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Dav Simcha Wasserman (Zt"l)

* Rav Simcha Wasserman (1899 – October 29, 1992)

Born in the Russian Empire, he was sent before World War II to the United States by his father, Rabbi Elchonon Wasserman, to improve the level of Jewish education there.
He established yeshivas in the United States and Israel. He was described as “a pioneer educator.”


Rav Simcha was the eldest of the three sons born to HaRav Elchonon Wasserman.
He was a nephew of Rabbi Chaim Ozer Grodzensky.
He married Feiga Rachel, the daughter of Rabbi Meir Abowitz, Rav of Novordok.
Except for him, all of his birth family were killed during World War II.
He and his wife had no children.

Today on Beis Cheshvan we mark the 28th Yahrtzeit of Rav Simcha Wasserman Zt” L
Every year on Beis Cheshvan, I recall my only encounter with him.
The year was 1989; I was staying by a friend in Ezras Torah.
I shared with him a dilemma with which I was struggling.
I was an eighth-grade rebbe and enjoyed my position immensely.
Another yeshiva had offered me a job for more pay; however, it involved administrative duties and less one to one contact with the Talmidim.
I was unsure whether to accept or not.
I enjoyed cultivating a relationship with the talmidim, and I was hesitant to give that up.

My friend suggested I bring my quandary to Rav Simcha Wasserman, whose yeshiva Ohr Elchonon was down the block.
I had heard of Rav Simcha. However, I had never seen him nor spoken to him.
My friend assured me that he was very approachable, and he is known as an excellent Baal Eitzah, especially in areas of Chinuch.

I walked to the yeshiva and noticed an elderly rabbinic figure who was not wearing a long frock; instead, he was wearing a regular short jacket.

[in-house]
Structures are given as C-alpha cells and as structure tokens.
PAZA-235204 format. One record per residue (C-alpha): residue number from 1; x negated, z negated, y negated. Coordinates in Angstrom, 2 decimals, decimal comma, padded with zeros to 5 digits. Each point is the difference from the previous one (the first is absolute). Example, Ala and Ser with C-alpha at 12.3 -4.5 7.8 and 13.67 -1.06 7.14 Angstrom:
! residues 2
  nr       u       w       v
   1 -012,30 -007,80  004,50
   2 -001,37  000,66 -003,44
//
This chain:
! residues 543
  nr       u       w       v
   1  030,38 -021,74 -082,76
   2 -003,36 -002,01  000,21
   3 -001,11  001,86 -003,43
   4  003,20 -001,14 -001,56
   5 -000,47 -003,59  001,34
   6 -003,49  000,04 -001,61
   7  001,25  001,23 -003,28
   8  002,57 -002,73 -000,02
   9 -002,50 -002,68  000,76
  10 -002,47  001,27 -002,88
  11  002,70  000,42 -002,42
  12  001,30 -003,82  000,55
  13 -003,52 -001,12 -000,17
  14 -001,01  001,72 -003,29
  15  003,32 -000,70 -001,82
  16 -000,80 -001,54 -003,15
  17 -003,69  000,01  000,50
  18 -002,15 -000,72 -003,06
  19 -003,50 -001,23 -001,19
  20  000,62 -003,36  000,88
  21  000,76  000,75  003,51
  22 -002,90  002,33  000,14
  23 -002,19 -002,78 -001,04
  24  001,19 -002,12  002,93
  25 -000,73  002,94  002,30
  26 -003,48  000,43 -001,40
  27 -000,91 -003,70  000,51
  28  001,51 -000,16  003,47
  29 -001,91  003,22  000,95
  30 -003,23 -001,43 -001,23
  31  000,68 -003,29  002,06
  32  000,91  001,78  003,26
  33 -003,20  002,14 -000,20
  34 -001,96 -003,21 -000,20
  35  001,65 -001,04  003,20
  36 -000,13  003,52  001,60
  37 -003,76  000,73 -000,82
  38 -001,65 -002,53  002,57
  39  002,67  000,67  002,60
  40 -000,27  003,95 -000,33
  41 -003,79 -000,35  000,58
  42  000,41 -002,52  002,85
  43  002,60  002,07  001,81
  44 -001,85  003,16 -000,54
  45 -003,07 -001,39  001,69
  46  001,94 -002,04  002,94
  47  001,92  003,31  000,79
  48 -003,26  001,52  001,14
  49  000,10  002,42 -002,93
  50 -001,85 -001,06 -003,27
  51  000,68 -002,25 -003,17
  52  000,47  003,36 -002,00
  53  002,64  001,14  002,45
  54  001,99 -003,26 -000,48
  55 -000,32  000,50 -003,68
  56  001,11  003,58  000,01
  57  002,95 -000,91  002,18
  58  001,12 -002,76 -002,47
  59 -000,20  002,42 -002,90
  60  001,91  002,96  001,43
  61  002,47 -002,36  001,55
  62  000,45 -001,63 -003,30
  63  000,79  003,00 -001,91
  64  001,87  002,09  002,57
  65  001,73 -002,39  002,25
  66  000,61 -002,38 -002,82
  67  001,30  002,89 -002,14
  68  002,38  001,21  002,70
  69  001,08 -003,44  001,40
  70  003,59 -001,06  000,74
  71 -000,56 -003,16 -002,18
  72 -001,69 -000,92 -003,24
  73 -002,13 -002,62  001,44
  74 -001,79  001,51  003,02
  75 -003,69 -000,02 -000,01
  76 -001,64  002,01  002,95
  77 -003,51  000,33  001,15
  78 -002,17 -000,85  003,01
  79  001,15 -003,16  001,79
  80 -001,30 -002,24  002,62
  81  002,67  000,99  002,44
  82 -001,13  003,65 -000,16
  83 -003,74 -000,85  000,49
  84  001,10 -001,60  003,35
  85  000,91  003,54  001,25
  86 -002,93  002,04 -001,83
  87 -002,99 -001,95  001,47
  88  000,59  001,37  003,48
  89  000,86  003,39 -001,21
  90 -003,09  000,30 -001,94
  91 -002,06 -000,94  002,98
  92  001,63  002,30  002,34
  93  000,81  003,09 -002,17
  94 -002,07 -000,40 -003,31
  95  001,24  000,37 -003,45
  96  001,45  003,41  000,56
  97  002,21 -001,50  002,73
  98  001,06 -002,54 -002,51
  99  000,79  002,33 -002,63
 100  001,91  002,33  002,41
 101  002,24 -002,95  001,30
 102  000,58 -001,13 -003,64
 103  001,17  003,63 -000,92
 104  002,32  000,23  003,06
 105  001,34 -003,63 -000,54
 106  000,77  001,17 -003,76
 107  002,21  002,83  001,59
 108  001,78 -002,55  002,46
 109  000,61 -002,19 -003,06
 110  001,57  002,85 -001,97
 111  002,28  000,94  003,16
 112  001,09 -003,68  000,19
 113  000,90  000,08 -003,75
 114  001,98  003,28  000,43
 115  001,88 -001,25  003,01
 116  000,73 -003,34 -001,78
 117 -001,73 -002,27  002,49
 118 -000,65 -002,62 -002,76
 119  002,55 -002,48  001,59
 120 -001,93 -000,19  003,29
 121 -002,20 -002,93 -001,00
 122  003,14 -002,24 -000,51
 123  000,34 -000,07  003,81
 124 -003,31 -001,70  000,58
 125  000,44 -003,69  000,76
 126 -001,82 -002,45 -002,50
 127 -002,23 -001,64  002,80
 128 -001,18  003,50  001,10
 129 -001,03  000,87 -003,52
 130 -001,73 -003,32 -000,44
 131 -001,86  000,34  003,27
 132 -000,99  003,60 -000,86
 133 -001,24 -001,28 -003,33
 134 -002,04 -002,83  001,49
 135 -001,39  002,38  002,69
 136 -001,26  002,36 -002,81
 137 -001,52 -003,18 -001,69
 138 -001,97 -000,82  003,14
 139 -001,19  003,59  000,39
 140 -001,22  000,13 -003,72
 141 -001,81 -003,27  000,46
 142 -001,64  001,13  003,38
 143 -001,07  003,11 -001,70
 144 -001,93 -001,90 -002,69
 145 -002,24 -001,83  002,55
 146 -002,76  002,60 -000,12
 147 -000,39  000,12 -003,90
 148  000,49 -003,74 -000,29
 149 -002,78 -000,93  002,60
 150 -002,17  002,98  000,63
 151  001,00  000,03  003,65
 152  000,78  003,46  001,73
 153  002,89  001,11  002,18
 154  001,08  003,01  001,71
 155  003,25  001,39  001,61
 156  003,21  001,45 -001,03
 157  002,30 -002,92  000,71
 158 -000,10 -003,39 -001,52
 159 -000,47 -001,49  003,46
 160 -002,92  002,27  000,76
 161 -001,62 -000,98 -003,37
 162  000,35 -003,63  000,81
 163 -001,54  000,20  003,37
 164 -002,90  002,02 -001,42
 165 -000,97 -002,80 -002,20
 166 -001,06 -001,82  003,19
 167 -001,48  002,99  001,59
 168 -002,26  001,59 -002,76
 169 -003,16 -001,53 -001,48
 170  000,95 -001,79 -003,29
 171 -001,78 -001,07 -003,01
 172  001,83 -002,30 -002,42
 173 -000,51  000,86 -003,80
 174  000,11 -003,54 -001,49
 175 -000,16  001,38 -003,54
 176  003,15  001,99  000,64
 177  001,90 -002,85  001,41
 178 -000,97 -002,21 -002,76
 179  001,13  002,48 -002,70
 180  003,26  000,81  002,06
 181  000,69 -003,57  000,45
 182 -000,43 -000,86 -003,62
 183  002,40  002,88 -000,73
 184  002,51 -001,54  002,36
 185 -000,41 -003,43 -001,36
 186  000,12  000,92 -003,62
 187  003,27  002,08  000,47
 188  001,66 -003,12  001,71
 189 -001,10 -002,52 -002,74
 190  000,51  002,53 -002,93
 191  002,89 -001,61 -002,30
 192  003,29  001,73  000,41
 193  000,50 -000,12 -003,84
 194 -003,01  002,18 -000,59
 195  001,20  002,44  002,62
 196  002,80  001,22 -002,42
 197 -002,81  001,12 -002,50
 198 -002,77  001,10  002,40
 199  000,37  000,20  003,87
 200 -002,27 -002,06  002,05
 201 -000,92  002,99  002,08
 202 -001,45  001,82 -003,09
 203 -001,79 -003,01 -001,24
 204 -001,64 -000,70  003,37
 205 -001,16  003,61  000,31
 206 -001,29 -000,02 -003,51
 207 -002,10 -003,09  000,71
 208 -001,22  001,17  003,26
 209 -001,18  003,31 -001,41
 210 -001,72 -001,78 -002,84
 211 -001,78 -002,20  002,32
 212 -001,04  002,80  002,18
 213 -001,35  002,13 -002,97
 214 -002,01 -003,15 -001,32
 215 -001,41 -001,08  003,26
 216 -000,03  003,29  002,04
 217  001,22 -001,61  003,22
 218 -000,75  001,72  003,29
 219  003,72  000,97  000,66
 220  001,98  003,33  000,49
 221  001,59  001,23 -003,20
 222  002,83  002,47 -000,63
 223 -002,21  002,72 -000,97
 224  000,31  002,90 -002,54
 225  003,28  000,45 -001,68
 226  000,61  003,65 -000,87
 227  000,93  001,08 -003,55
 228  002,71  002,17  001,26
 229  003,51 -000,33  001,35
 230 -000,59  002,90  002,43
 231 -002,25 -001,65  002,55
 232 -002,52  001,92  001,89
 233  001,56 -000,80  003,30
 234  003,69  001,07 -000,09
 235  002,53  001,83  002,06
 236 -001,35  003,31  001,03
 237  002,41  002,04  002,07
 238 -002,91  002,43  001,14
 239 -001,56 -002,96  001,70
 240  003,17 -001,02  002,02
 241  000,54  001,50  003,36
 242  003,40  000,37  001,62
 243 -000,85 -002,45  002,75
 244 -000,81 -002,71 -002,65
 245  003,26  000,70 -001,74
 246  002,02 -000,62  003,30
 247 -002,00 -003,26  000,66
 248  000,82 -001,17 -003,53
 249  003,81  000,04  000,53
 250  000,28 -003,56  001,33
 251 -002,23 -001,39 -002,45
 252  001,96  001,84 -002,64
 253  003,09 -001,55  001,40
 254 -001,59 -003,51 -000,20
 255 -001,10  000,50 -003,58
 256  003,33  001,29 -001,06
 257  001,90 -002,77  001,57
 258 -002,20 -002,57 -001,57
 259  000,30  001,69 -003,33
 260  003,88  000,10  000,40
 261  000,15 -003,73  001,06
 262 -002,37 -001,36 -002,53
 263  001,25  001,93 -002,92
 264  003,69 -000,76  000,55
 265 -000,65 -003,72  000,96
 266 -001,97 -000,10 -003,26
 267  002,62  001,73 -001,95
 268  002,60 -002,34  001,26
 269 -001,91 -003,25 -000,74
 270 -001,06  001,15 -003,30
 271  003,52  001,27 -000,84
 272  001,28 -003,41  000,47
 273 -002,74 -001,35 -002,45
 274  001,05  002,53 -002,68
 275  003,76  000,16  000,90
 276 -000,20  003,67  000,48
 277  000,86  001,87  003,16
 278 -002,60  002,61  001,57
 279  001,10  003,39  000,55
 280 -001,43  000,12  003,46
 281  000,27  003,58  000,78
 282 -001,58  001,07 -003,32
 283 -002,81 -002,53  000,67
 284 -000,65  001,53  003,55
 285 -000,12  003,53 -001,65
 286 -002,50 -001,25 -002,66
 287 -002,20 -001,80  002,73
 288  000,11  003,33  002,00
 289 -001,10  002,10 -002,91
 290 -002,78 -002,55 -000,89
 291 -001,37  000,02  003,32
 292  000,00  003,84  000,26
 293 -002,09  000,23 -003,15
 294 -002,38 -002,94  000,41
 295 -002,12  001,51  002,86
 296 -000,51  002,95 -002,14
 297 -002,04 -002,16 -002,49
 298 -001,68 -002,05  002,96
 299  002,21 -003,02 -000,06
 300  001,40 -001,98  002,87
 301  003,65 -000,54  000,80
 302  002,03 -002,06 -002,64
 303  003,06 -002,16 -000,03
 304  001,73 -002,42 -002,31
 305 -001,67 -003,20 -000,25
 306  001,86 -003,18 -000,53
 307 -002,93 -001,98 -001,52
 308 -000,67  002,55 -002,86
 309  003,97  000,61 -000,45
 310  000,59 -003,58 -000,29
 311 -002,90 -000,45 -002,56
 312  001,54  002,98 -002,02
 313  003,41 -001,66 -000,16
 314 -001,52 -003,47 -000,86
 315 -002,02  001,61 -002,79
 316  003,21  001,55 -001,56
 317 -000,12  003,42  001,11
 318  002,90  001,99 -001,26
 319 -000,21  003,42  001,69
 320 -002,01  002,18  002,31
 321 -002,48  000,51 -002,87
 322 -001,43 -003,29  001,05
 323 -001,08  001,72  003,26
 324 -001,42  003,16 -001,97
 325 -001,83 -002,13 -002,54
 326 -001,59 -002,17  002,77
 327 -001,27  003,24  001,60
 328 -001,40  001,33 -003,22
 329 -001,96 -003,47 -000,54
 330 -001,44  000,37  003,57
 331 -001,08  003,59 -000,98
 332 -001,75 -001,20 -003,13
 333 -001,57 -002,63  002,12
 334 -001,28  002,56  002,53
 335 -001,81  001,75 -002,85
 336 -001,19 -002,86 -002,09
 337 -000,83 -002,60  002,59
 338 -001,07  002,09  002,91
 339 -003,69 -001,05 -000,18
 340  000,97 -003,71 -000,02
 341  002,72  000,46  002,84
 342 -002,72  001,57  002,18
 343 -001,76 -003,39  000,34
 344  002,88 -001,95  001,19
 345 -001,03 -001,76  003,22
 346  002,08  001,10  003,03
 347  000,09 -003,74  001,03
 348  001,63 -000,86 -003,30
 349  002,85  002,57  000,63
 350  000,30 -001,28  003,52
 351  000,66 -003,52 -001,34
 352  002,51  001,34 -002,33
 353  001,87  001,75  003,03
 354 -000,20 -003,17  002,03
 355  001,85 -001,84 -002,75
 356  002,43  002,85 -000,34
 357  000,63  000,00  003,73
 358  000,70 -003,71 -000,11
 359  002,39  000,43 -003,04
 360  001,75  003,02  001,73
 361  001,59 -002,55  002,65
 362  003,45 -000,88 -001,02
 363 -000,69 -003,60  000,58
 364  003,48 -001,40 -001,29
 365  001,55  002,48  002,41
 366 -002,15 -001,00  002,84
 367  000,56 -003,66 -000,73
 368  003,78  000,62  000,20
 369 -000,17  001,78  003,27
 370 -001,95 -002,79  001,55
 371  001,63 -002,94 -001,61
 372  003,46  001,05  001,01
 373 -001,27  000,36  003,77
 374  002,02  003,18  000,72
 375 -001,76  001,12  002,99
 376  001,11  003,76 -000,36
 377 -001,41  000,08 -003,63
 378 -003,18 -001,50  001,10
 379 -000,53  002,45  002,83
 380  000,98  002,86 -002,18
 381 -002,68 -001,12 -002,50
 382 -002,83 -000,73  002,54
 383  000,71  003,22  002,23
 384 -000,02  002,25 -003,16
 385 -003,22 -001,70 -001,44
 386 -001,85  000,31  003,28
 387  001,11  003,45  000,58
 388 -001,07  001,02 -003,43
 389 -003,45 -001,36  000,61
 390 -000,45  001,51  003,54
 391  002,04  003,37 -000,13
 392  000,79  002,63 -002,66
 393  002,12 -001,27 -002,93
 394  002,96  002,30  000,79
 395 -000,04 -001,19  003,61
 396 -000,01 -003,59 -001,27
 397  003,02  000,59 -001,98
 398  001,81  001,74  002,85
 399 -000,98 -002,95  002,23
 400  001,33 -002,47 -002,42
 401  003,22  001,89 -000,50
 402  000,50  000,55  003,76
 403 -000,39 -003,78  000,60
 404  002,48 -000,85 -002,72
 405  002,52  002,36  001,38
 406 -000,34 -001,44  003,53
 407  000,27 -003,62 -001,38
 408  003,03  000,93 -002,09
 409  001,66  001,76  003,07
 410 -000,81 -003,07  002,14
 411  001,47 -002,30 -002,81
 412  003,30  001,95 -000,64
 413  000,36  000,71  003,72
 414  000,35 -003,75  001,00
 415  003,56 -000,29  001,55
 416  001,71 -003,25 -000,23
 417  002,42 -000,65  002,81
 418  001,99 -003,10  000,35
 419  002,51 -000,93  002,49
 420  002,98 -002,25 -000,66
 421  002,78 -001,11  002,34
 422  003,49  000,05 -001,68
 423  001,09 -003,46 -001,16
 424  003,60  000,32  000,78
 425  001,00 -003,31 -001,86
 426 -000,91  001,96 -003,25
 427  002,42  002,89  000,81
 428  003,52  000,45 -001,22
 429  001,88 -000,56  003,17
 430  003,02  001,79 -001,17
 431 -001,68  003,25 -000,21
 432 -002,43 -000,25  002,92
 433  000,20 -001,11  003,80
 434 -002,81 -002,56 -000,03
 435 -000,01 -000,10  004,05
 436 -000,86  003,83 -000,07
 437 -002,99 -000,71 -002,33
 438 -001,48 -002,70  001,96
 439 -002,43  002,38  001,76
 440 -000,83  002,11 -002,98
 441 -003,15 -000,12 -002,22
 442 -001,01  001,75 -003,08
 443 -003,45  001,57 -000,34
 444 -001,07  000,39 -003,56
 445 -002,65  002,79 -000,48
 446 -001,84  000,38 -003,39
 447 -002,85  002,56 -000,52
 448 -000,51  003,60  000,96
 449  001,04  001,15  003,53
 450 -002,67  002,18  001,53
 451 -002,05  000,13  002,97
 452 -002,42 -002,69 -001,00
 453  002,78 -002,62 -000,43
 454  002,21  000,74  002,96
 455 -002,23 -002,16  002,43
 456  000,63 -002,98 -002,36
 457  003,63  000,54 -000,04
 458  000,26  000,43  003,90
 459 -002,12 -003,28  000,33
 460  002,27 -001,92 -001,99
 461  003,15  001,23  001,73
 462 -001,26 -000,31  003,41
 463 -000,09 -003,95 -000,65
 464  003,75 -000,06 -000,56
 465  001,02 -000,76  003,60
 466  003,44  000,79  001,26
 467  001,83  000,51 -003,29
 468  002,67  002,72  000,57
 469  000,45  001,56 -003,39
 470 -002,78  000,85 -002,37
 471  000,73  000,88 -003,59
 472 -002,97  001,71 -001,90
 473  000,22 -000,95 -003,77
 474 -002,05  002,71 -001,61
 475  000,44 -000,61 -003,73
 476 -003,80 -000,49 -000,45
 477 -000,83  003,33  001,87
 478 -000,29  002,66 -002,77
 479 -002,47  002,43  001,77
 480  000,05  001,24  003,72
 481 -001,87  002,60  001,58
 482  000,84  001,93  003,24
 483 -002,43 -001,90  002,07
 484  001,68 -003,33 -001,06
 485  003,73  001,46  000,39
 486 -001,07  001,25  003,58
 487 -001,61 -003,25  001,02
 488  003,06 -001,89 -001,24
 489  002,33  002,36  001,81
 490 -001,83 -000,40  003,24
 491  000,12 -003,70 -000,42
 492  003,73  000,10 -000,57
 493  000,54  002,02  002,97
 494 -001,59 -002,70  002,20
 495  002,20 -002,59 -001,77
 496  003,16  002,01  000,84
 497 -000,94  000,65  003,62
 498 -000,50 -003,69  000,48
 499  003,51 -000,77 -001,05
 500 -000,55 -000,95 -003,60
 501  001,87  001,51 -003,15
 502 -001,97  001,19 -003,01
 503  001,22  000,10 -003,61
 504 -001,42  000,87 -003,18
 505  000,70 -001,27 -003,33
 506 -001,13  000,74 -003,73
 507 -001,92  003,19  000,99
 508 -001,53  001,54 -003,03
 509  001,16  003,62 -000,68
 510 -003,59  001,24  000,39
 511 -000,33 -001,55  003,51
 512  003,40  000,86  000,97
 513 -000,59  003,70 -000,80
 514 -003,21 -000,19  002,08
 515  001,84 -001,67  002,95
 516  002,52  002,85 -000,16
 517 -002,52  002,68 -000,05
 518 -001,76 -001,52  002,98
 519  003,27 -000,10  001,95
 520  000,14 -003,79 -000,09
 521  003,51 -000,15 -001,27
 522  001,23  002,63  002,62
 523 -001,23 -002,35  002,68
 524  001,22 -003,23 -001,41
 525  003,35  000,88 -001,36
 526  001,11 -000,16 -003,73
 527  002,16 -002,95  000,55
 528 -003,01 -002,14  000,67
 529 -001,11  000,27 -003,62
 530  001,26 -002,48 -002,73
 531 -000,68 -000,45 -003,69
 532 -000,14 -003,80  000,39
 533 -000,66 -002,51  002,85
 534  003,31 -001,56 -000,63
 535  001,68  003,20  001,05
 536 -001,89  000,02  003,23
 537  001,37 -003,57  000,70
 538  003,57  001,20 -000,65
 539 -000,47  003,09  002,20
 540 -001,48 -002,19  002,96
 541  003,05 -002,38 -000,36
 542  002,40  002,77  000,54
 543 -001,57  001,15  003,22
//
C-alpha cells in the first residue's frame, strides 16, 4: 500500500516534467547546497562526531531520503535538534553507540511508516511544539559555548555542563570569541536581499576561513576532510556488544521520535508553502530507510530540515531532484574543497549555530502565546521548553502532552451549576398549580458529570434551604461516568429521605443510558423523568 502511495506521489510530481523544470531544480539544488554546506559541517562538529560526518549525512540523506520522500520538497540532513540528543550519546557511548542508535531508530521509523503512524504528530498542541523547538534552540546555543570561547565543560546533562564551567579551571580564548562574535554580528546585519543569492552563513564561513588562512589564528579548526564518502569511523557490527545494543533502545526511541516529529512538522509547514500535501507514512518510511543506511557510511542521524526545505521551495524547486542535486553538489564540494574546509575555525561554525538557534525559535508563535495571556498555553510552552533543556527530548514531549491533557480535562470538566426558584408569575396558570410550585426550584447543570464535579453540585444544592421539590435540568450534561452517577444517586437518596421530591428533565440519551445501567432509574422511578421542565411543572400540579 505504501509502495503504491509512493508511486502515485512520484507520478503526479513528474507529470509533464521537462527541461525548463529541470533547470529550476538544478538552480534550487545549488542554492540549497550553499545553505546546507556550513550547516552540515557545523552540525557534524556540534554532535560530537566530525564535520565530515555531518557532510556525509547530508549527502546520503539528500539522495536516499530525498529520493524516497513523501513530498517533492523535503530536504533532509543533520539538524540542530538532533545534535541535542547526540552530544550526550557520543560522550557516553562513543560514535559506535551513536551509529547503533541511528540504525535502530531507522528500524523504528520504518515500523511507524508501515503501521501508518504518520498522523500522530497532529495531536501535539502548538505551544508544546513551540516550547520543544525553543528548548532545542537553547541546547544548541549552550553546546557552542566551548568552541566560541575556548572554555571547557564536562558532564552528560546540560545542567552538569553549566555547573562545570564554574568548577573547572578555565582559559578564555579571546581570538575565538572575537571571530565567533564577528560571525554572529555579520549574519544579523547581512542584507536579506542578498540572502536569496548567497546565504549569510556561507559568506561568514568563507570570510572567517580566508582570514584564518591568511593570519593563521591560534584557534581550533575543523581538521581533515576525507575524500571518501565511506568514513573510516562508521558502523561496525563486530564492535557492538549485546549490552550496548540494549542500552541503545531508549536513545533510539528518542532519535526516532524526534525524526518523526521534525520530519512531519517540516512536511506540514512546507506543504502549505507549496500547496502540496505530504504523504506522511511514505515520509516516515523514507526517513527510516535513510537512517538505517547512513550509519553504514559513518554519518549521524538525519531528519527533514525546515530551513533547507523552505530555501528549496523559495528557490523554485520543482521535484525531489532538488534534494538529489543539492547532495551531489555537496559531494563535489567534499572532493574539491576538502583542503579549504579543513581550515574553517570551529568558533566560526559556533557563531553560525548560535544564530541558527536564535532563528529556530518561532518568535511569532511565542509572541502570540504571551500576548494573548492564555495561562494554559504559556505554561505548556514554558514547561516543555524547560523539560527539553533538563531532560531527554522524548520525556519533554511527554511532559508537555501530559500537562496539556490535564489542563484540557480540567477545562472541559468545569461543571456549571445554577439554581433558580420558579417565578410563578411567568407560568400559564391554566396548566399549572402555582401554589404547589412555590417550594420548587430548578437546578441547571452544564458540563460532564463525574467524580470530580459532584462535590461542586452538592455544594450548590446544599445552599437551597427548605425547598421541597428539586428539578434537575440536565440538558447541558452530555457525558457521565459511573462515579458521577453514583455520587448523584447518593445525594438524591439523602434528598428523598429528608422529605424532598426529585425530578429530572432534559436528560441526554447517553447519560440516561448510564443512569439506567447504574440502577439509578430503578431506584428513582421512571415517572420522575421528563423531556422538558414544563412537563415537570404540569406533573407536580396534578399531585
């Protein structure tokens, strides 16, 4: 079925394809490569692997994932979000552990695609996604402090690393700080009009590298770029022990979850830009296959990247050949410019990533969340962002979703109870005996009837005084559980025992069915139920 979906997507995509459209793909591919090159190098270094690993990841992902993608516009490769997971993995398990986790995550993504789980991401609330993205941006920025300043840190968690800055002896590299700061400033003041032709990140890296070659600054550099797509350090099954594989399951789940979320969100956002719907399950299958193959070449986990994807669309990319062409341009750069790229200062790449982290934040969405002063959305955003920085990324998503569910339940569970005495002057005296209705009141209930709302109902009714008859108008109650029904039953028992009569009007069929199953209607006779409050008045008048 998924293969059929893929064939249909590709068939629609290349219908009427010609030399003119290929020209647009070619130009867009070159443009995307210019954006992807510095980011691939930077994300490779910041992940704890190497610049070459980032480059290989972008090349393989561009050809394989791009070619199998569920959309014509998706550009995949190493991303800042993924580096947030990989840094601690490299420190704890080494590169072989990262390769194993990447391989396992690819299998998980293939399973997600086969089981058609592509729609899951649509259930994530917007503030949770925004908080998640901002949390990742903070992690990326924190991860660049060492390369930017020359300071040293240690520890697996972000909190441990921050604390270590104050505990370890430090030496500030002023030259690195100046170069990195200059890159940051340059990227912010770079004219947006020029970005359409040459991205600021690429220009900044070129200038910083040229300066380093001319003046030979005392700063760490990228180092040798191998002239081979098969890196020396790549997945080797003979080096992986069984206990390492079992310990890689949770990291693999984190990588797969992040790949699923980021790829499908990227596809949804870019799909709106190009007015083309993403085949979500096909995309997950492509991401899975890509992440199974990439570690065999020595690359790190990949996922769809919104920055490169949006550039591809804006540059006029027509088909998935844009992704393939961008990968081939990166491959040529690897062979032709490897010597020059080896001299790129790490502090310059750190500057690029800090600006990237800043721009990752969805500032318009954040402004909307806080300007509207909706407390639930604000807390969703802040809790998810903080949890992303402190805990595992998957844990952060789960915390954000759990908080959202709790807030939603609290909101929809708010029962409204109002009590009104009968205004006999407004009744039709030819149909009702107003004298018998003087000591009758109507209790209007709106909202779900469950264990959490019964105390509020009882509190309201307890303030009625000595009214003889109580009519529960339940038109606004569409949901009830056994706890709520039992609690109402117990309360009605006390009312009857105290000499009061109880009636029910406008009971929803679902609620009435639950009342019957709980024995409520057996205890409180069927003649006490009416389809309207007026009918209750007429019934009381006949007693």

I asked someone where is Rav Wasserman and they pointed to the man in the short jacket.
I hesitantly introduced myself.

In less than a minute, we were schmoozing as if we had known each other all of our lives.
I then laid out my problem and asked him which position I should accept.
When he heard that as an eighth-grade rebbe, I had the opportunity to bond with the students, he was emphatic that I should not give that privilege up.

“Chazal teach us that if you teach your friend’s child Torah, it’s as if you gave birth to him!”
My face lit up as I exclaimed, “Rebbe, do you mean to tell me that besides all of your children, Hashem considers your Talmidim as if they were your children as well?”
Rav Simcha smiled widely as he said, “Exactly! That is why I have so many children!”

After thanking Rav Wasserman, I hurried back to my friend’s house and related to him verbatim my encounter with Rav Simcha.

My friend’s face turned white, “Did you say to Rav Simcha that besides his “real” children, his talmidim are also his children?”
I nodded while wondering what was wrong.
“Rav Simcha has no children. That is why he was able to start yeshivos all over America and even in France as he never worried about his own children’s Chinuch!”
I felt terrible. My callous, insensitive statement about his “real” children must have caused him so much pain. I was beside myself with guilt.

After a fitful night of sleep, I resolved to go back and to beg Mechilla.
I arrived after Shacharis and stood to the side as Rav Simcha was engaged in conversation with a Rebbe.

Suddenly he noticed me. I was hoping the ground would open up under me.
Rav Simcha paused his conversation and made a bee-line to me.
I began to stammer, yet, before I could say a word, Rav Simcha said, “I am so happy you returned today. I was hoping you would. When you asked me yesterday if I considered my Talmidim as my own children, I answered, “yes,” as I do. However, my Rebbetzen and I have no natural children. In our private moments, my wife and I are pained. However, even with our pain, we always appreciate our Brochos.” He then added very gently, “My father HY”D was cautious about never assuming anything about anyone. After all, you never know the other person’s peckel.”

I looked at Rav Wasserman with astonishment.
I realized I was in the presence of true greatness.

That is why I recall his Yahrtzeit.


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Rabbi Ron Yitzchok Eisenman is rav of Congregation Ahavas Israel in Passaic, New Jersey. His book, “The Elephant in the Room,” is available either directly from the author or at